A new focus on air cargo as its revenues – and its status – hit new heights
Money clearly means power and air cargo, finally, has won its moment in the sun, ...
Air cargo volumes are considerably down on a year ago, but trucks are having to wait longer at large US airports to collect imported freight.
Forwarders also face earlier cut-offs for their exports to make it onto departing flights at large gateways.
“We’ve seen this mainly in the big gateways, like Los Angeles, Chicago and Dallas,” reported Bob Imbriani, senior vice-president international at Team Worldwide.
“I hear LA is a disaster,” one airline cargo executive told The Loadstar.
According to multiple sources, the problems stem from a combination of factors, chiefly shortages of handling staff and issues with loading and unloading ‘passenger freighters’.
Passenger aircraft flying cargo missions have become a familiar sight, and for many airlines they have become a kind of white knight, bringing in desperately needed revenue while passenger operations are on hold.
However, loading is cumbersome and time-consuming. With no cargo doors, the freight moved in the passenger cabin – on and under seats and in overhead bins, or with all seats removed – and has to be handled manually.
Mr Imbriani said there were multiple issues with cargo in a cabin: from load and balance problems, to securing the freight, and especially in cases where forwarders have submitted incorrect dimensions of a shipment.
Some handlers admit they are not set up to handle ‘passenger freighters’.
Air Canada has managed to speed up the process by installing rollers in the cabins of aircraft where seats are removed. Tim Strauss, vice-president cargo, claimed his crews could unload a B777-300ER without seats in one hour, 15 minutes.
Manpower is another problem area. With their passenger business in limbo, handlers have laid-off or furloughed many their workforce, in some cases up to 50%. In addition, measures against Covid-19 are having a negative impact. Some handlers split teams in two smaller units, kept separate to avoid any outbreak throughout the entire crew.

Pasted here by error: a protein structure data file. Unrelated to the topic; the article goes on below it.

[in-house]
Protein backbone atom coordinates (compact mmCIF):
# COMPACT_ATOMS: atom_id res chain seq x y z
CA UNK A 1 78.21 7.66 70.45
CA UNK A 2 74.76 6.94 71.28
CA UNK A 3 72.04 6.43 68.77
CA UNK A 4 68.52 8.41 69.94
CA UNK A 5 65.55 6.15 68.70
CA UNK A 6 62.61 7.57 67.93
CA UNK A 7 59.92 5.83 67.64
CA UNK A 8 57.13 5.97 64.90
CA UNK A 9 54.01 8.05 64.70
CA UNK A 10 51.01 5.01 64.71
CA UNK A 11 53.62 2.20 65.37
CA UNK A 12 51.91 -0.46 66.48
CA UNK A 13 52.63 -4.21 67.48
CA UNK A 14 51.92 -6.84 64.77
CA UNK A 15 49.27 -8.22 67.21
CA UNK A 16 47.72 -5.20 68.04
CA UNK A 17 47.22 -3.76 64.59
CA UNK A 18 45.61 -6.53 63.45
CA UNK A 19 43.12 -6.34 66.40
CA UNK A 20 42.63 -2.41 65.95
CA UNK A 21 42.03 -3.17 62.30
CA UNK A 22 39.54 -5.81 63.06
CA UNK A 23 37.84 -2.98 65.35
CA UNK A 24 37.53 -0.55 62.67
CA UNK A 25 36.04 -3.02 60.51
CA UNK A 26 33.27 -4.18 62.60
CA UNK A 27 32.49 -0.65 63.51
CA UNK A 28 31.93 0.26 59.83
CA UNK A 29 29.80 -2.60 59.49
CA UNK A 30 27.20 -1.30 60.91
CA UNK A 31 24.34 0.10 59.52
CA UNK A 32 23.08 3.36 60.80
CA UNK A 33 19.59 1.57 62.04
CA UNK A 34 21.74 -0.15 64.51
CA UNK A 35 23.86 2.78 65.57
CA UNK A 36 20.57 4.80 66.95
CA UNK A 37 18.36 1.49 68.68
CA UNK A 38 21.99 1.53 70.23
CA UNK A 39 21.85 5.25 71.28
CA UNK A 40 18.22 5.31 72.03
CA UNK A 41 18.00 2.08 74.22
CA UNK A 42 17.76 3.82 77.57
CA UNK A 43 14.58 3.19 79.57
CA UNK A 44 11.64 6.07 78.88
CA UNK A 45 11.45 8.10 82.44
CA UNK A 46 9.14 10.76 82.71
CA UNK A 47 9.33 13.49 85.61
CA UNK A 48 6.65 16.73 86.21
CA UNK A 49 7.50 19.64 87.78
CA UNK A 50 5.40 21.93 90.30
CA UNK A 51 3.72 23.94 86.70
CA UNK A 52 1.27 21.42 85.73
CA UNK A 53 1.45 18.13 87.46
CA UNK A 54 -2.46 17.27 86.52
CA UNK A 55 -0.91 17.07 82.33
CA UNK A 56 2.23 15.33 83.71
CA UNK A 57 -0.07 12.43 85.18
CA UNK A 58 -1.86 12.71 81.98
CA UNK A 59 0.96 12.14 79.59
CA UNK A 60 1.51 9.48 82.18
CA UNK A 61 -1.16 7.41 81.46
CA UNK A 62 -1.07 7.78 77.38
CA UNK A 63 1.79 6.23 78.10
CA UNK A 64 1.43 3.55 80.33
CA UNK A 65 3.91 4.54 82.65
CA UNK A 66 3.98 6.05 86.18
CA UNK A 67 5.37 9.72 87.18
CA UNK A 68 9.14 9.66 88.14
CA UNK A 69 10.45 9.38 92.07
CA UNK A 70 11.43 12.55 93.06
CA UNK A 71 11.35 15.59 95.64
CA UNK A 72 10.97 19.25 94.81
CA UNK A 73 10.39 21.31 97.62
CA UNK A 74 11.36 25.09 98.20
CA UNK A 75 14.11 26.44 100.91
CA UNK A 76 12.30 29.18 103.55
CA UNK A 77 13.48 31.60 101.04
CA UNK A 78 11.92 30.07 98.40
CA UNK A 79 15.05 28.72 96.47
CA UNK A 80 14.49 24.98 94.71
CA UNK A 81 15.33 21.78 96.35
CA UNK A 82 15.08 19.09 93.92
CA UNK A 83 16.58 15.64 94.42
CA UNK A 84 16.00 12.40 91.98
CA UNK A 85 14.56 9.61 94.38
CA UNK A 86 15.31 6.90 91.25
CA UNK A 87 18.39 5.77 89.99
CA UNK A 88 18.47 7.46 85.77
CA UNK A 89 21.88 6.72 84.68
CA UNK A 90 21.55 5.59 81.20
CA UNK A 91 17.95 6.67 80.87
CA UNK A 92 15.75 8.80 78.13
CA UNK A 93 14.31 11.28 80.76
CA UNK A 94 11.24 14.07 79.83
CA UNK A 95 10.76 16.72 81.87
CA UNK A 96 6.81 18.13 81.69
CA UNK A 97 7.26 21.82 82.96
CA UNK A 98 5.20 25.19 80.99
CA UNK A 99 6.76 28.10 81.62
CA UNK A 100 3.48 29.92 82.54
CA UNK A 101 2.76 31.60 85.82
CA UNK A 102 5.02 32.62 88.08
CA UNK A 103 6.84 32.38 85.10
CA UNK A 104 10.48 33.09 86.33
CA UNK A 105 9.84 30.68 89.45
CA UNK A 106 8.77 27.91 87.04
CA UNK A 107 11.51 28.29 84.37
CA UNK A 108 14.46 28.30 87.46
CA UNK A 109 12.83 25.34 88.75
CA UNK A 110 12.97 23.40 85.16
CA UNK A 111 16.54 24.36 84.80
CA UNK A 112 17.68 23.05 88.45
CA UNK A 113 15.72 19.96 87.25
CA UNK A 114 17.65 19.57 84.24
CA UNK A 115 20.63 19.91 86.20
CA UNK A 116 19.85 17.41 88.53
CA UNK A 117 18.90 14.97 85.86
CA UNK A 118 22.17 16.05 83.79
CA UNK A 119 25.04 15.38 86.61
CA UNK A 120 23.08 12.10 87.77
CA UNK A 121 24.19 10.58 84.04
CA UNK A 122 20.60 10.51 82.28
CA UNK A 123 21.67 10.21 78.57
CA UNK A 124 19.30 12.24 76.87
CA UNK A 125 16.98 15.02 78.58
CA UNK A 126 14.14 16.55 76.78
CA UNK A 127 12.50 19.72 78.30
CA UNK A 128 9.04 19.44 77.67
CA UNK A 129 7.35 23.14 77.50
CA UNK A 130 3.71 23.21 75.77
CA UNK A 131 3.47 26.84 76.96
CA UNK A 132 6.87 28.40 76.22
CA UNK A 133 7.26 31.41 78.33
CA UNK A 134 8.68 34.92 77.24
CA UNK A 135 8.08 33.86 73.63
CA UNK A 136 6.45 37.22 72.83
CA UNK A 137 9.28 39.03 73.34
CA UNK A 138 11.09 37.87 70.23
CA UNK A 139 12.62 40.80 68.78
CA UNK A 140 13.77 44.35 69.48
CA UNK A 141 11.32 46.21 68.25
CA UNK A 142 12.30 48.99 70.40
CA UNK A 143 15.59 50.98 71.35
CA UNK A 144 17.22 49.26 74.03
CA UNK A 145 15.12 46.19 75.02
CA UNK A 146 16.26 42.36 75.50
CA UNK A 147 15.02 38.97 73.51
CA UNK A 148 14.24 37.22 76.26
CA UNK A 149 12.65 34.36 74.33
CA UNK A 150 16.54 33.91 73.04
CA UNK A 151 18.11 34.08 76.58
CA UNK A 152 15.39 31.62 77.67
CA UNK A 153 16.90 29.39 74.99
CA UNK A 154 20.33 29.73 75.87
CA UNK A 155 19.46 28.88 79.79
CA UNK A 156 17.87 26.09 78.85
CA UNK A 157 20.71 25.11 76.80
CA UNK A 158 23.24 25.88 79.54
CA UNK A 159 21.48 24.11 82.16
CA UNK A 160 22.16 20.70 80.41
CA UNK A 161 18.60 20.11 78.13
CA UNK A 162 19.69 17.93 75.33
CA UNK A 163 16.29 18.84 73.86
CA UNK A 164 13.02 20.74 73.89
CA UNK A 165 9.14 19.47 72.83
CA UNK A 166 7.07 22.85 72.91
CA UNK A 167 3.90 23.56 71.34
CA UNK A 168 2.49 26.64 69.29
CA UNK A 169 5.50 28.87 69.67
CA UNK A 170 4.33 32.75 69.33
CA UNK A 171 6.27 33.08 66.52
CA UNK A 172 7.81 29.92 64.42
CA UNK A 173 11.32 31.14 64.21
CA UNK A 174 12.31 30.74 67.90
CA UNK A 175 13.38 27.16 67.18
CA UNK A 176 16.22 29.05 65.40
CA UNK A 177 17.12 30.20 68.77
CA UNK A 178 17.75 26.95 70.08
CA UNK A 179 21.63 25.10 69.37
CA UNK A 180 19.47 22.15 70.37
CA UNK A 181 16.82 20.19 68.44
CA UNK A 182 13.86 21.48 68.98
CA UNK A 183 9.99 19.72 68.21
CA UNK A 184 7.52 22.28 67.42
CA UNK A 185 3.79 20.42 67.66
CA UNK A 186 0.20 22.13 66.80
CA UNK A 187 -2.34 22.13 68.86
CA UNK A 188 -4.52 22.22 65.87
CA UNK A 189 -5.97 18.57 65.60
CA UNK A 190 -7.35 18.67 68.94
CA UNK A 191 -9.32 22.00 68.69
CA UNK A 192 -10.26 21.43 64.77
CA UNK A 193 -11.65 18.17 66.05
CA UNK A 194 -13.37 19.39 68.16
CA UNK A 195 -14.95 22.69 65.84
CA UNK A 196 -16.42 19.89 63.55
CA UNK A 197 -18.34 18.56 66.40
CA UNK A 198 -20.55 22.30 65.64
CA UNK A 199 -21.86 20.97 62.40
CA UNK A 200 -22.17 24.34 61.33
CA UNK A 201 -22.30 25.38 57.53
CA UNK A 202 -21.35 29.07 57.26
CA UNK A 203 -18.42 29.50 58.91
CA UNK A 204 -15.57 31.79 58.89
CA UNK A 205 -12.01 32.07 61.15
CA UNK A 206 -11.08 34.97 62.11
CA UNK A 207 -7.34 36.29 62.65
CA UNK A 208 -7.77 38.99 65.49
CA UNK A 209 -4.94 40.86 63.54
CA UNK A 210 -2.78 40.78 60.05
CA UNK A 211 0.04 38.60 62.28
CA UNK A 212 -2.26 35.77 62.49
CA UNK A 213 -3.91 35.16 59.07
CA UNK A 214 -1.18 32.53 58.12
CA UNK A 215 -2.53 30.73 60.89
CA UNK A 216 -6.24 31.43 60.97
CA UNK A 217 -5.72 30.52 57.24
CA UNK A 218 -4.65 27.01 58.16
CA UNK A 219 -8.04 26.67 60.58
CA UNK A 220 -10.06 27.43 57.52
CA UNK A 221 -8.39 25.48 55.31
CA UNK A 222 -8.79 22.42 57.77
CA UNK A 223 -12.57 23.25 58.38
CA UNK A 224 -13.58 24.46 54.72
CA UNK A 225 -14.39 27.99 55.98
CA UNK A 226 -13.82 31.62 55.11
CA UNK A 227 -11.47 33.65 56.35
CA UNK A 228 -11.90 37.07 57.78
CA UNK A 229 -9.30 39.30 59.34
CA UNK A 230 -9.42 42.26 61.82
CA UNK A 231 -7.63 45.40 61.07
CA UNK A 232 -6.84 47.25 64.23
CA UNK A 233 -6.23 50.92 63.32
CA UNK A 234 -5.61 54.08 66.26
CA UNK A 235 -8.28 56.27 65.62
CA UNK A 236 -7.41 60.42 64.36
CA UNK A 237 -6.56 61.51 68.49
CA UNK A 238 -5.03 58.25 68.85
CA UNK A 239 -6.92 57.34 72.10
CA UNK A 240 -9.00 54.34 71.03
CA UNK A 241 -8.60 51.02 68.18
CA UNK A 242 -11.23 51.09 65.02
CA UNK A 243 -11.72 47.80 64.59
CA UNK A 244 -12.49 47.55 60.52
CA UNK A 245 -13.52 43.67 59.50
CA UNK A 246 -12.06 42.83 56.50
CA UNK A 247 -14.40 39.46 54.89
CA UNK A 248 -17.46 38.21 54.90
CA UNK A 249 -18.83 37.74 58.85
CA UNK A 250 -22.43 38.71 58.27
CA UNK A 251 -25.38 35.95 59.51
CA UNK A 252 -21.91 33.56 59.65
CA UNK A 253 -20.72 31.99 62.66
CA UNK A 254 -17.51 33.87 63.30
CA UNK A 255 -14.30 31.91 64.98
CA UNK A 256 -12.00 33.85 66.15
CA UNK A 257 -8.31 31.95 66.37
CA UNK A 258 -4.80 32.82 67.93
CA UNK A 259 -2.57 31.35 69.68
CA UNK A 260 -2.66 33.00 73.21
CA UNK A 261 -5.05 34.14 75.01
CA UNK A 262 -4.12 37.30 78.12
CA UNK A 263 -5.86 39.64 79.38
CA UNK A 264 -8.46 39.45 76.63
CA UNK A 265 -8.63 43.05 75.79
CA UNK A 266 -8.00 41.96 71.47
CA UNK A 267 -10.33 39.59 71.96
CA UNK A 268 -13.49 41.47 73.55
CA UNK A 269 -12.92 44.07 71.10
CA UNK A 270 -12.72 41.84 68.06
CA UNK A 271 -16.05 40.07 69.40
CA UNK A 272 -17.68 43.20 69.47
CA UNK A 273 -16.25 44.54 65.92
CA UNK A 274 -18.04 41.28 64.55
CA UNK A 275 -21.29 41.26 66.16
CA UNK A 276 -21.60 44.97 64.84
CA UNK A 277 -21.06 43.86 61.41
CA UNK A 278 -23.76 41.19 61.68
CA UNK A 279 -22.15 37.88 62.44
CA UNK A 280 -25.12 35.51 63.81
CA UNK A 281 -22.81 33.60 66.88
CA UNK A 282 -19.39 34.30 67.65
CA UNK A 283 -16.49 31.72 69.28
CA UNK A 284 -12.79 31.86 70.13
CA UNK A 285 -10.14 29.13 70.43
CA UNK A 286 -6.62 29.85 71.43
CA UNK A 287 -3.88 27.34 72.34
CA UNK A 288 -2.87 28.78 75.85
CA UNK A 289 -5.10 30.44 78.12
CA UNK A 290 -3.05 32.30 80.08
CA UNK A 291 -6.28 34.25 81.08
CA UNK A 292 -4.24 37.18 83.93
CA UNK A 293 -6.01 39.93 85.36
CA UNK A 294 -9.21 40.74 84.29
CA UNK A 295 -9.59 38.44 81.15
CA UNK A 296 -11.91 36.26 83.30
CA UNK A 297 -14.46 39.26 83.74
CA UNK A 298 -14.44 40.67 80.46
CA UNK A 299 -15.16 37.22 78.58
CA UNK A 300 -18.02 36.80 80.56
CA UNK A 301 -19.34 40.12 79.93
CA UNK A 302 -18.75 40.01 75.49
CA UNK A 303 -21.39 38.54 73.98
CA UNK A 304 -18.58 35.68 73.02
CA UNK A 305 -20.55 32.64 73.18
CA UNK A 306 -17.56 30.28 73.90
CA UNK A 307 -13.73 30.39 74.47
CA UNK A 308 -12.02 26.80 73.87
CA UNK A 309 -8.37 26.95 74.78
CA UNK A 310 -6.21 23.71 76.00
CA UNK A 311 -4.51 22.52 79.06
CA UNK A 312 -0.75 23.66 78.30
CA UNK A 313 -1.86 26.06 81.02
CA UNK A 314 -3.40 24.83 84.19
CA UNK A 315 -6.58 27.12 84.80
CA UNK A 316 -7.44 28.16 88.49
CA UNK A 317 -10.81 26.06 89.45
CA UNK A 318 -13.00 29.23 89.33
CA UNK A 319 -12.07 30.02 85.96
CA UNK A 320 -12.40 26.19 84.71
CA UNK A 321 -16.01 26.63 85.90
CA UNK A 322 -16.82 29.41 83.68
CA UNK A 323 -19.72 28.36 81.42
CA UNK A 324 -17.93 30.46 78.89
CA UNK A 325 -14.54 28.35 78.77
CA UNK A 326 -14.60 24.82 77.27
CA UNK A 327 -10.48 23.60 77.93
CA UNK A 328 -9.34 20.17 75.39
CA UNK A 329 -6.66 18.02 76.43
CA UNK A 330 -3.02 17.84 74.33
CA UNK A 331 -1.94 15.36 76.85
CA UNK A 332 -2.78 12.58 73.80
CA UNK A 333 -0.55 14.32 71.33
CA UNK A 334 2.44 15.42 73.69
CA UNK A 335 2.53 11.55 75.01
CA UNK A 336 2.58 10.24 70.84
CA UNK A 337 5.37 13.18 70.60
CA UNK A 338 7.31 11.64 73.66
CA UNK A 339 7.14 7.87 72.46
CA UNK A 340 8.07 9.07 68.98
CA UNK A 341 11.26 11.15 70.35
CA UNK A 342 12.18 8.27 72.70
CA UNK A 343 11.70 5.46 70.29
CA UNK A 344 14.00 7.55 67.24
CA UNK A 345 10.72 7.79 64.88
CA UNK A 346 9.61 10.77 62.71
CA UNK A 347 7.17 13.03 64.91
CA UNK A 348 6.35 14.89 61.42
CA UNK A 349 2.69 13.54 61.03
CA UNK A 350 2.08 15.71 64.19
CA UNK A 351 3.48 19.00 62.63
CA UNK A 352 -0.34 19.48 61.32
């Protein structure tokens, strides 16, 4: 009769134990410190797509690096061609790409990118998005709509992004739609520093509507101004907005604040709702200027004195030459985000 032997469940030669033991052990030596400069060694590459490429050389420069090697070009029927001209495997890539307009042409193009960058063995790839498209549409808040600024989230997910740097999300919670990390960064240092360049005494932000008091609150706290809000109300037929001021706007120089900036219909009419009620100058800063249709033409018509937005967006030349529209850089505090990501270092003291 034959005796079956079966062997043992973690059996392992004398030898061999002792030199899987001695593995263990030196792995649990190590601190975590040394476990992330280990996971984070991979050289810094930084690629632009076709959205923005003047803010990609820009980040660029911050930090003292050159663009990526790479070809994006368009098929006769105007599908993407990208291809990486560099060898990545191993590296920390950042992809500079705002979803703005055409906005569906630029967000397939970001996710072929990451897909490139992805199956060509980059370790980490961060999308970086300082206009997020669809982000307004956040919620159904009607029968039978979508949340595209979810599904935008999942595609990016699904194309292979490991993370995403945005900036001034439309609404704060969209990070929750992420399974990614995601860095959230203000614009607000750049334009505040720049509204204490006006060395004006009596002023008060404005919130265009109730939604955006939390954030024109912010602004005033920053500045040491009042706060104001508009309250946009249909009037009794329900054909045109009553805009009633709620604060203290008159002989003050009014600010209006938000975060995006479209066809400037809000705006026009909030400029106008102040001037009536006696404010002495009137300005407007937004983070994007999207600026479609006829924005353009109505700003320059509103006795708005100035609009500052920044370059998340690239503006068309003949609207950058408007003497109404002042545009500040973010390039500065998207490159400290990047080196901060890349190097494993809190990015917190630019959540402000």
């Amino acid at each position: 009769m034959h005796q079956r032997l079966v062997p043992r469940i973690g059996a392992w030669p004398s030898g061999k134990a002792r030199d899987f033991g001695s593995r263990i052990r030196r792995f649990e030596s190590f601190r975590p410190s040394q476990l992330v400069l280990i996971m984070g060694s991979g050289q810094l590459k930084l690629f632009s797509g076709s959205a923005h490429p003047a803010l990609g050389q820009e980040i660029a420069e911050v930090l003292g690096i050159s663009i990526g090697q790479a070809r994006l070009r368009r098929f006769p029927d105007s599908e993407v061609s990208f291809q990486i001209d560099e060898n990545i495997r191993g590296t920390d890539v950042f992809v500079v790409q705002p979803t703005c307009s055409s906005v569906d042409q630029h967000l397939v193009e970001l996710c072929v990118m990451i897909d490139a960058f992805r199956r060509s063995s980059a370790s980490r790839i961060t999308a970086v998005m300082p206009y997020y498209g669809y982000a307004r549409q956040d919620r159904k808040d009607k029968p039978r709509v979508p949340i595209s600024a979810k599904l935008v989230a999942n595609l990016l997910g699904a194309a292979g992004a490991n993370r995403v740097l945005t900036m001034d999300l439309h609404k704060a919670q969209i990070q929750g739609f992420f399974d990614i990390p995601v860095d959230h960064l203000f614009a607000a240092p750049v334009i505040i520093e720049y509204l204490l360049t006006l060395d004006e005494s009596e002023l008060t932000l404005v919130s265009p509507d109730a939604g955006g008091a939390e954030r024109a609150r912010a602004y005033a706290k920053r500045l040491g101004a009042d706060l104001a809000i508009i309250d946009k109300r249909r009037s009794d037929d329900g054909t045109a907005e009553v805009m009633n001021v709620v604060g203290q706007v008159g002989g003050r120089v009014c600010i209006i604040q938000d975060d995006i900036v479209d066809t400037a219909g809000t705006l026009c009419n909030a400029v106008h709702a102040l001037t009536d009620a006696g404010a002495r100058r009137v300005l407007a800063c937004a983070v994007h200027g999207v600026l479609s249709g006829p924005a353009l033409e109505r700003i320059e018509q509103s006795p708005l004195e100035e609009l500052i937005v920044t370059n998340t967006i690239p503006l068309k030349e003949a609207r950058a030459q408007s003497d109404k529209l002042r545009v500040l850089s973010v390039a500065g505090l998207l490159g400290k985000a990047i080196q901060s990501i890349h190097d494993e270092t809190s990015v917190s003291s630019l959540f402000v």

Team Worldwide now trucks departing freight to the airport several hours earlier to make sure its cargo does not miss a flight. Inbound waiting times have been longer, Mr Imbriani said.
But in some cases delays are massive.
“We sometimes got to wait three-to-five days,” reported Joe Delli Carpini, president of Cargo Tours. With one large handler at New York’s JFK airport, delays can be as long as 10 days, he added.
He recently visited the airport to extricate an overdue inbound shipment and was informed that the pallet it was on would not be ready for another three days, even though the flight had landed the previous week.
“The problem has always existed. The real problem, even before the pandemic, was that all of the freight handling at JFK has been abdicated by the airlines,” he explained.
“We have trucks parked 24 hours at the various cargo facilities because it is not possible to just go and wait an hour or so to get your freight,” he added.
“Things were not much better before the pandemic. Then the excuse was that there were too many flights to take care of. Now the excuse is that they don’t have enough personnel.”
And the challenges with ‘passenger freighter’ will likely persist for some time, said Mr Imbriani, despite assurances from the airlines that these are not a lasting phenomenon, but it is unclear how much longer they will last. It could be a matter of a few months, or more than a year, he said.
The recent problems do not augur well for a recovery. If volumes pick up significantly, as more businesses resume operations, while bellyhold is capacity still constrained, the bottlenecks could get a lot worse.
“As US exports pick up, it may be challenging,” Mr Imbriani said.